Schools in Aspen, Vail, and Crested Butte are reporting record interest and enrollment as part-time residents relocate to their vacation homes and urban buyers flock to mountain retreats.
Many have stared amazed as rock climbers wind their way up seemingly vertical cliffs in the Western mountains, but few take the plunge. But now, the advent of via ferratas -- "iron roads" -- has brought the holds, cracks, caribeeners and safety of rock climbing to a wider audience.
Over the years, mountain biking has become the most popular activity at Colorado ski and snowboard resorts during the summertime -- and most resorts have upped their game with "bike parks" and networks of trails.
On Tuesday, March 24, Sonja and Bill Allen’s home radio crackles to life at 1:10 p.m. There is no cell service in Ophir, Colorado, an 1880s mining town 20 minutes south of Telluride encircled by 13,000-foot peaks. But its 180 residents and virtually all the skiers who seek out the world-class backcountry above town know about the two-way radio frequency that fills the void. Many locals keep their radios tuned to the “Ophir channel” when they’re at home, if only to monitor the chatter among fellow powder seekers.
The doors have been flung wide open in the quest for 2020-2021 multi-resort passes as Vail Resorts unveiled its pricing and benefits for the Epic Pass and its ancillaries.
Plenty of sunshine to go around both east and west this week, but the west will see the most snow days. This week's SnoCast outlines the best conditions and best bets to hit the slopes through the weekend.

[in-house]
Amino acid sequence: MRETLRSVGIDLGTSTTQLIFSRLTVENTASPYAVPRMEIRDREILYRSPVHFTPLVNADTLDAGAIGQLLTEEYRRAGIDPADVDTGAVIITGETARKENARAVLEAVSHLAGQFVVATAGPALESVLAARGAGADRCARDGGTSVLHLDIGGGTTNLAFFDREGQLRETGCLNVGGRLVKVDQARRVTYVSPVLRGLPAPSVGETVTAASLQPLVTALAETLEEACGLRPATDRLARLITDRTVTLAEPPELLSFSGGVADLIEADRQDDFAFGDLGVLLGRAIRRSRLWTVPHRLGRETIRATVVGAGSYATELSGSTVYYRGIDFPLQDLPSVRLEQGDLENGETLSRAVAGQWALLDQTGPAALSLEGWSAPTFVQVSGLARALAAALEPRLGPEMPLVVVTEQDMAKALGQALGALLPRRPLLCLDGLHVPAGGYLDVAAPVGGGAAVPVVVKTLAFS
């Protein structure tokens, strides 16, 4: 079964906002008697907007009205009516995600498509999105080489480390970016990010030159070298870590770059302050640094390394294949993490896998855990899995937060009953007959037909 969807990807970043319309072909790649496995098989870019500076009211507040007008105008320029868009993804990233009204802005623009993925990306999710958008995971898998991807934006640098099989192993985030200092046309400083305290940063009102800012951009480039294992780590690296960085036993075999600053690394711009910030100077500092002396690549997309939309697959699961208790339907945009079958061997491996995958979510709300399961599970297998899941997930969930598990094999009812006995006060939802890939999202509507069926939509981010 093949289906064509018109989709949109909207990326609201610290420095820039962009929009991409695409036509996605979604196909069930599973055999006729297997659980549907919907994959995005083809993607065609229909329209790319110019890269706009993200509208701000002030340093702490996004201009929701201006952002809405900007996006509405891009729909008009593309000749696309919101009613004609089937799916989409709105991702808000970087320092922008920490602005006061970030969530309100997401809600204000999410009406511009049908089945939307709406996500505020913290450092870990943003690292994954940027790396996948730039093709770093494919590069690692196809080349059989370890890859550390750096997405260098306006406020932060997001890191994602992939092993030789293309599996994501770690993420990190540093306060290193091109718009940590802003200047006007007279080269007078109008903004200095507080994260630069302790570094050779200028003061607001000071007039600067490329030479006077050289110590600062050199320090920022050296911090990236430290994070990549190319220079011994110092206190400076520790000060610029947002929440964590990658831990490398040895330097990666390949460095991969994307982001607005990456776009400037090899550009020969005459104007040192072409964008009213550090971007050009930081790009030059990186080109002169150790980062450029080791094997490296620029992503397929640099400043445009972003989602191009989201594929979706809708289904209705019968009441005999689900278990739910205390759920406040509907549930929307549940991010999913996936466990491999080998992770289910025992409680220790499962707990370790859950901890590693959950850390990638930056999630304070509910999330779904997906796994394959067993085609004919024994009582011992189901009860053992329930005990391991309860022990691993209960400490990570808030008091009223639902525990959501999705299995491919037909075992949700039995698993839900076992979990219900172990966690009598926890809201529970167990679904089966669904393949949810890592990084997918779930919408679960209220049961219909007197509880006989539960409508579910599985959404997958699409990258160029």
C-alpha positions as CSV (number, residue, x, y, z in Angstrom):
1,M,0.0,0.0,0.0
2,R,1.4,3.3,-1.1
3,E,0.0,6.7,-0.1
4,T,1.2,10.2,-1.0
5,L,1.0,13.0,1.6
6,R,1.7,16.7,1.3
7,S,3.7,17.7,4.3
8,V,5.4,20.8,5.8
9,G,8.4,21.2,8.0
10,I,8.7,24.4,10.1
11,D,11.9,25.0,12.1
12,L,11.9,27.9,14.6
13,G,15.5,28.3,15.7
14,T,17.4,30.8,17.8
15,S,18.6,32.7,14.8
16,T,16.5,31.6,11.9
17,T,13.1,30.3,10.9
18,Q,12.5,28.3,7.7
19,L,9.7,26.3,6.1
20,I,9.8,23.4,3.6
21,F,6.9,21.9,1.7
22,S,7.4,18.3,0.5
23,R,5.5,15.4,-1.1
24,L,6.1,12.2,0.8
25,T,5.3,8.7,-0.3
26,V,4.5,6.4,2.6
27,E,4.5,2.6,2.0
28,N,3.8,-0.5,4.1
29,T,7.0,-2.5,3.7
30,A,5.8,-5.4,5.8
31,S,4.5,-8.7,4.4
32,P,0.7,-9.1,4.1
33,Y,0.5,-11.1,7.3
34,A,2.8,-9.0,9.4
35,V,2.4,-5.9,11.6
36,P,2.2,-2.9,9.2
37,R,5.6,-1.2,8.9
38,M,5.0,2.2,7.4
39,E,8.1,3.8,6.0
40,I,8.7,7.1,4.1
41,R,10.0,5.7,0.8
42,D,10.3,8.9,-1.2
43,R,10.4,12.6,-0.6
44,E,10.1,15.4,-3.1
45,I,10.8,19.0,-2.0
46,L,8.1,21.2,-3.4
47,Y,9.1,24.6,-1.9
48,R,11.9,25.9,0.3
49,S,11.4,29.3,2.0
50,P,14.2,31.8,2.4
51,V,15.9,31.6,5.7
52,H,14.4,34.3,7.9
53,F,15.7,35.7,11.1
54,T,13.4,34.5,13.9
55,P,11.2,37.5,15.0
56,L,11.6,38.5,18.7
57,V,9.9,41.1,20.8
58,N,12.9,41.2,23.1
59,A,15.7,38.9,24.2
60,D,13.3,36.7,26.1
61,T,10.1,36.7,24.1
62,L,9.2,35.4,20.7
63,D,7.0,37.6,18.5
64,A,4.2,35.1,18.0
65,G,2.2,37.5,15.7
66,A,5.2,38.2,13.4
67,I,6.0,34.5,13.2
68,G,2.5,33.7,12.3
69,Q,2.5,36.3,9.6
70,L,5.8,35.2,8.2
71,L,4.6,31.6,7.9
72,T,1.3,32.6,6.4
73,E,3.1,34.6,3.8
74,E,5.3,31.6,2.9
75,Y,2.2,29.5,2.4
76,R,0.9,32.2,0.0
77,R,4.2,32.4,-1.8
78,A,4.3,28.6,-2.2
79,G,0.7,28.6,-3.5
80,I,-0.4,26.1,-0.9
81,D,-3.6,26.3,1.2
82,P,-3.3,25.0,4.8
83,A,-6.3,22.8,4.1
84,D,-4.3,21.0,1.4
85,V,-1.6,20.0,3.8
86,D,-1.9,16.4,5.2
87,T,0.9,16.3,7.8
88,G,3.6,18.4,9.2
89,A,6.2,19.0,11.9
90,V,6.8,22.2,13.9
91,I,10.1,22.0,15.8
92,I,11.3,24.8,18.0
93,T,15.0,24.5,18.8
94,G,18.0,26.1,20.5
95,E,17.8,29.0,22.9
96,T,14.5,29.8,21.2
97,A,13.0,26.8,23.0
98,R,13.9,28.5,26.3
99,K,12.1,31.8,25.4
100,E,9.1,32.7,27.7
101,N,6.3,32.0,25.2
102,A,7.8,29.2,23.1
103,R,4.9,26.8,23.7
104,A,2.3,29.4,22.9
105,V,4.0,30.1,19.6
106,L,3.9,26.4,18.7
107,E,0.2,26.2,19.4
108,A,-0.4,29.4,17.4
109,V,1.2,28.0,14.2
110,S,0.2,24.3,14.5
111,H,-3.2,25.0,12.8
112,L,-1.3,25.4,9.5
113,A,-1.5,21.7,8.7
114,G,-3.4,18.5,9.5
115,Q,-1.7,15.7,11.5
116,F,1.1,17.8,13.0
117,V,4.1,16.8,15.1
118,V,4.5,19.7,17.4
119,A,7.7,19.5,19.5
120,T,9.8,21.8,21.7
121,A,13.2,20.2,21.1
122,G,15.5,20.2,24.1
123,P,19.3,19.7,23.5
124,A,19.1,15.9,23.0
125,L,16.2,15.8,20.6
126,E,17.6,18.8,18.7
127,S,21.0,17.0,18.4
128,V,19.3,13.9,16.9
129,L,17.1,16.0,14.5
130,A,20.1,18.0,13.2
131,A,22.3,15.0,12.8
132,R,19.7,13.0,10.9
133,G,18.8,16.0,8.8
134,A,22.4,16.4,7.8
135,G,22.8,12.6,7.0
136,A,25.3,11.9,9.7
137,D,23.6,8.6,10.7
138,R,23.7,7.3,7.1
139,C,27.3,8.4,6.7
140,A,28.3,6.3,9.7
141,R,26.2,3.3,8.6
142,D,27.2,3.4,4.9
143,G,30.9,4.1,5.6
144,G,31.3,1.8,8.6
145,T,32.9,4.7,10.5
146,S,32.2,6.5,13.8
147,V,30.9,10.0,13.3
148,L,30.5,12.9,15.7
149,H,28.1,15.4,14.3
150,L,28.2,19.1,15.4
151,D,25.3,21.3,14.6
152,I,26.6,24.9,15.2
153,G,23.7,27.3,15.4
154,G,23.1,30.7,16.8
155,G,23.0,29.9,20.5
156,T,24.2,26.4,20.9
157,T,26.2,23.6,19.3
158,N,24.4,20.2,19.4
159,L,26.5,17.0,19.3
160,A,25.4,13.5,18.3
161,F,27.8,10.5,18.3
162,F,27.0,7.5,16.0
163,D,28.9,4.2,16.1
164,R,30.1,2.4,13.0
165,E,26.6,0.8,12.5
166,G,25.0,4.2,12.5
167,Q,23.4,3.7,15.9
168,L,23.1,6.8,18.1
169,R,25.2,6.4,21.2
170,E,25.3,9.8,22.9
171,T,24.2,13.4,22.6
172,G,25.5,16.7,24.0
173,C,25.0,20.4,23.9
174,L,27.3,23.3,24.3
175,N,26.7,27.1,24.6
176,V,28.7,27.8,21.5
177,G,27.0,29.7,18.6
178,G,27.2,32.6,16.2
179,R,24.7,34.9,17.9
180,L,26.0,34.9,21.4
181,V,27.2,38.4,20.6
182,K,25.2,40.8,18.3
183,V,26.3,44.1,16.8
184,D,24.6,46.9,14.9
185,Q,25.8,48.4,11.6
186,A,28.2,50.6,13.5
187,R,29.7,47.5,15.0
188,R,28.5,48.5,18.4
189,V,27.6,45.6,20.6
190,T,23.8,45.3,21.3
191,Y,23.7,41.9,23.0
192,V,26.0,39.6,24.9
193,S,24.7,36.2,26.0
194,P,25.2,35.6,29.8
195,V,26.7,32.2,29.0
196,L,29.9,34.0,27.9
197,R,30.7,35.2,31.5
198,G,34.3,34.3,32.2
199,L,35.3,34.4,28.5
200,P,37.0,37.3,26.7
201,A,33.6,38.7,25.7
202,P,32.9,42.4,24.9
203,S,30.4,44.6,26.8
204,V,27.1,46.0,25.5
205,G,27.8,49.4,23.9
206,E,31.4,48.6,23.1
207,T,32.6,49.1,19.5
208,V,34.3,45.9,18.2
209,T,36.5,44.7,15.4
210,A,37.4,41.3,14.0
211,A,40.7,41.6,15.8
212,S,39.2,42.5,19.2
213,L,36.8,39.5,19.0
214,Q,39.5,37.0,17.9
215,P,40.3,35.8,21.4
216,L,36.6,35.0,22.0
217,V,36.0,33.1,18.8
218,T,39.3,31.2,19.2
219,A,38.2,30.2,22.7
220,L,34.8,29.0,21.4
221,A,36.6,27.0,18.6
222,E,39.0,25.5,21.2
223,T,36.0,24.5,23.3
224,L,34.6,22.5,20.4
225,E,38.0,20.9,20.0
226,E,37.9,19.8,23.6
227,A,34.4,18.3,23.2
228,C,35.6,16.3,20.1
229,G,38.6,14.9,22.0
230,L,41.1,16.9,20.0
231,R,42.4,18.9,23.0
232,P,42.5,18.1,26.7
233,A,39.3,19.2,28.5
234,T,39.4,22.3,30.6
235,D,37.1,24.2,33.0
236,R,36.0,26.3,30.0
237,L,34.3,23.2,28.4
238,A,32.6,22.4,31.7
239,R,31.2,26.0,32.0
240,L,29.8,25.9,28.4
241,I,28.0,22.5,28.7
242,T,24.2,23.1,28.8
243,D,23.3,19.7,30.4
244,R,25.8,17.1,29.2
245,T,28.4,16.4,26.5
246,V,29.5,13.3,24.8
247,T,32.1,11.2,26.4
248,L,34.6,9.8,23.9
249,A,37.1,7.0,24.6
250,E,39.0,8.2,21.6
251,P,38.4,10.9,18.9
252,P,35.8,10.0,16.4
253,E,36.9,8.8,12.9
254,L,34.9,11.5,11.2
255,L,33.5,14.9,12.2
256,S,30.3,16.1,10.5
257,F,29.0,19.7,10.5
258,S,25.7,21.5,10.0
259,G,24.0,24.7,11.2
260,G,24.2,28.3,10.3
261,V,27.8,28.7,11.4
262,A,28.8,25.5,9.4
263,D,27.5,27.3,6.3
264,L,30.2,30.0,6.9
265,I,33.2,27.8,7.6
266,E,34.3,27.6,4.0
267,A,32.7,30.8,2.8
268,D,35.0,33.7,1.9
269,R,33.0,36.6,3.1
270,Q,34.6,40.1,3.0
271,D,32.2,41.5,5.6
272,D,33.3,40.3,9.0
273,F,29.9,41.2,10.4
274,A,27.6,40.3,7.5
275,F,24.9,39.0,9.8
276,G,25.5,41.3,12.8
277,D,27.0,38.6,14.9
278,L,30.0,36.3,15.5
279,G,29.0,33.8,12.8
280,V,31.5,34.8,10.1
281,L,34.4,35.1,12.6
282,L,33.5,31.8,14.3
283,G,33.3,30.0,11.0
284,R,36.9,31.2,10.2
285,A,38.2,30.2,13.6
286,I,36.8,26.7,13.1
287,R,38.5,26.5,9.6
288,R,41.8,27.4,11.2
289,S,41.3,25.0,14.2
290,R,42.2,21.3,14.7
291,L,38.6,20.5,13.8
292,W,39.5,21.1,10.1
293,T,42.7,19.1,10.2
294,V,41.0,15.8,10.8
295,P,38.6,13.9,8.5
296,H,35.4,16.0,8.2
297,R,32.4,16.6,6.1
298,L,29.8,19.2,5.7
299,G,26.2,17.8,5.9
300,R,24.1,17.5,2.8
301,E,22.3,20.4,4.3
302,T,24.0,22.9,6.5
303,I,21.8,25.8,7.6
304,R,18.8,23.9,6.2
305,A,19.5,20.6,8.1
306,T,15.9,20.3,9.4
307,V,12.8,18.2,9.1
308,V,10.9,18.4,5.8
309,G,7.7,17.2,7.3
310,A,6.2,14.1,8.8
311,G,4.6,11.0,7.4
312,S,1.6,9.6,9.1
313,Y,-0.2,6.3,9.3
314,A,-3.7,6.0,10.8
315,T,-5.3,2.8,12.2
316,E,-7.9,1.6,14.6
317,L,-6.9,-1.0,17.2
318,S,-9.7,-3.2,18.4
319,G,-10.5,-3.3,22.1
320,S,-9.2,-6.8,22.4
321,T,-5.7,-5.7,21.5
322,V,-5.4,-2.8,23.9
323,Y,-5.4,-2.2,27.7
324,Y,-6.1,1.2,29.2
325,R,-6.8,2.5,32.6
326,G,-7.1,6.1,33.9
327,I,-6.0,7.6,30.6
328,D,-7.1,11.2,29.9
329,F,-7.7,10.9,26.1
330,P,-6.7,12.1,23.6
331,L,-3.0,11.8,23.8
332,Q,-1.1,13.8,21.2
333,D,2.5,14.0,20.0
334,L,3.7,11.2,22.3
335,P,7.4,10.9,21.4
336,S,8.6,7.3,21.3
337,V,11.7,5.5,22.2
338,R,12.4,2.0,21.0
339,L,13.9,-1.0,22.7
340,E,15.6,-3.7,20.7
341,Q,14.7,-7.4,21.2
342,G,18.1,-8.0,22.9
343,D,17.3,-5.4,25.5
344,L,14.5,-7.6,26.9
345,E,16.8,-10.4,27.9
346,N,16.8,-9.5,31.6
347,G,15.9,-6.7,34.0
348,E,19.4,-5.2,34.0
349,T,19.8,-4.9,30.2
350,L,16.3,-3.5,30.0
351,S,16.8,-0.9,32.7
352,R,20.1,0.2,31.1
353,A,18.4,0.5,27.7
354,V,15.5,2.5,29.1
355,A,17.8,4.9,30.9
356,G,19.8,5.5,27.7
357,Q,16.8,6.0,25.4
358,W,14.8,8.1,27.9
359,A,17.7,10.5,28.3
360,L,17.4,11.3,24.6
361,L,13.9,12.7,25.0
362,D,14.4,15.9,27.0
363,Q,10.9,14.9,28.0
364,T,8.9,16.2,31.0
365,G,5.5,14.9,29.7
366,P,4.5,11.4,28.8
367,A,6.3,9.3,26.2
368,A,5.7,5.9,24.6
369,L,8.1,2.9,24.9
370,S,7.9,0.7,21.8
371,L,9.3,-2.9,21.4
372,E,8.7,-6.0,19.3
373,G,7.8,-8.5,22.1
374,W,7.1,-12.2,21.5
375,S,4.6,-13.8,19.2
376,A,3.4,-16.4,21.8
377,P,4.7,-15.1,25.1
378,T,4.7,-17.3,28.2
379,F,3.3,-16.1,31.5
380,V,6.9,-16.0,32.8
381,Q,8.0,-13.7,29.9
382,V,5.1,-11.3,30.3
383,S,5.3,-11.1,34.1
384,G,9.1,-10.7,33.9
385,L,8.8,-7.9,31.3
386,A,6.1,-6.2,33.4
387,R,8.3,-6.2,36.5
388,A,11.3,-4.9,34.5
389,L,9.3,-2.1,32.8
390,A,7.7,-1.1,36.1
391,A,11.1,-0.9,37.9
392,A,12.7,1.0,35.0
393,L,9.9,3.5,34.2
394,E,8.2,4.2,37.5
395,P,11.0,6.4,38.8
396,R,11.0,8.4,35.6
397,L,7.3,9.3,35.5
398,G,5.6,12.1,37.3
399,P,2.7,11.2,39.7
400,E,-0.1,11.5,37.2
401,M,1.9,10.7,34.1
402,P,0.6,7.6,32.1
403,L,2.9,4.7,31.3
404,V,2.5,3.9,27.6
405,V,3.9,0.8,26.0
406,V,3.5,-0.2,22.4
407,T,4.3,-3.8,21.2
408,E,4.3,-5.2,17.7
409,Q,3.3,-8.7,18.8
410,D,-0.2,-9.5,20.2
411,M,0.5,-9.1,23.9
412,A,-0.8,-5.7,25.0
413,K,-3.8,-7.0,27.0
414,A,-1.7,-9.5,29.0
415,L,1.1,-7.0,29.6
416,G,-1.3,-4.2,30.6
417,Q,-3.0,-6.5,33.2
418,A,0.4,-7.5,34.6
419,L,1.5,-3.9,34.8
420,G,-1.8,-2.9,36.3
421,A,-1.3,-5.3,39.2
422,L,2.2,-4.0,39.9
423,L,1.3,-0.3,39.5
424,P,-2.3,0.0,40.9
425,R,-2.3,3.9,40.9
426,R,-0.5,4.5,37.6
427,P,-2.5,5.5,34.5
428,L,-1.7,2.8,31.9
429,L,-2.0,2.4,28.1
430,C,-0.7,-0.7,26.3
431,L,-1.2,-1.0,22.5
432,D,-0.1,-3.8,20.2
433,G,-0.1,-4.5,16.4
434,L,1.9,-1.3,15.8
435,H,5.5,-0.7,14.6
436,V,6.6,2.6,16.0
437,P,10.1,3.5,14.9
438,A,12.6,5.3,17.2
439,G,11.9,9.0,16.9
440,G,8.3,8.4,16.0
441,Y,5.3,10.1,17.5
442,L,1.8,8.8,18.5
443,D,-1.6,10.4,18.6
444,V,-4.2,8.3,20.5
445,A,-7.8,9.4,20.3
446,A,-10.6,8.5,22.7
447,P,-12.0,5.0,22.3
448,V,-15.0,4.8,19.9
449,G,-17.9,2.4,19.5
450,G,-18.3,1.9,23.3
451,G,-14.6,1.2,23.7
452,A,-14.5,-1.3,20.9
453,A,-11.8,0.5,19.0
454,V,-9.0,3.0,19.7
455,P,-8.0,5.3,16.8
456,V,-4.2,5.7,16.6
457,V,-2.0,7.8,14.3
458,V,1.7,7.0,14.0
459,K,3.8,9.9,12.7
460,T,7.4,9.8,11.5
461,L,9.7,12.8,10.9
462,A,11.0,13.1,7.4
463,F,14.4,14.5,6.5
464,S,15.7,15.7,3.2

We are all guilty of obsessing about "powder days" in the Colorado Rockies. But, truth be told, between big-pow' storms, there are more "mogul days" than anything else.
Taking a helicopter to find untouched powder isn't only for skiers and riders in Alaska or Canada: Plenty of runs can be had in the Lower 48, too.
When the bus rolls up at 6 a.m. in the crisp mountain air, Christian Tichy often is among those who climb aboard to head to work, snowboard in hand.
Once there was a time when you reached age 60, you'd skied for free. Then you had to be 70. And now, at a half-dozen Western resorts, 80 is the new 60.
As we approach the final days of 2019, we'll have a pleasant mix of snow days, sunny days, and mild days to take in all that the weather has to offer on our favorite ski trails.
The Thanksgiving break not only is Turkey Time, but it's also when many resorts all across the West to crank up the lifts, drop the ropes and welcome a new ski and snowboard season.
Mother Nature has begun to smile upon on the West, particularly the northern and central Rockies where significant amounts fell on resorts from Alberta to southern Colorado.
After hiking in the mountains, the chance to soak sore muscles in a warm or hot springs pool beckons us all -- especially as the weather cools.
Though the weather has been slow to cooperate, summer is indeed coming to the Colorado Rockies – and with it, tons of recreational diversions for all to enjoy.
Few things fire up a day of skiing and riding more than fresh-baked goods and a hot cup of joe – and the high country full of spots to pick up a doughnut, croissant, scone or more.
Heading up the mountain on skis has gained popularity around the nation. Most resort have designated trails, access times and a set of rules (check website) – but it's free to travel uphill.
Colorado’s Telluride Ski Resort has been blessed with massive amounts of snow this season, and the spring skiing and riding season is setting up to be the best in recent memory. Over the past week alone Telluride has received more than five feet of snow and boasts a base depth of more than nine feet!
Sensationalized forecasts from news anchors who appear to hate winter and have zero ideas how to dress for it are keeping an increasingly inert population inside.
In this week’s SnoCast, every corner of the country will get snow. In this continued active weather pattern, see what days will be best to hit the slopes in your area.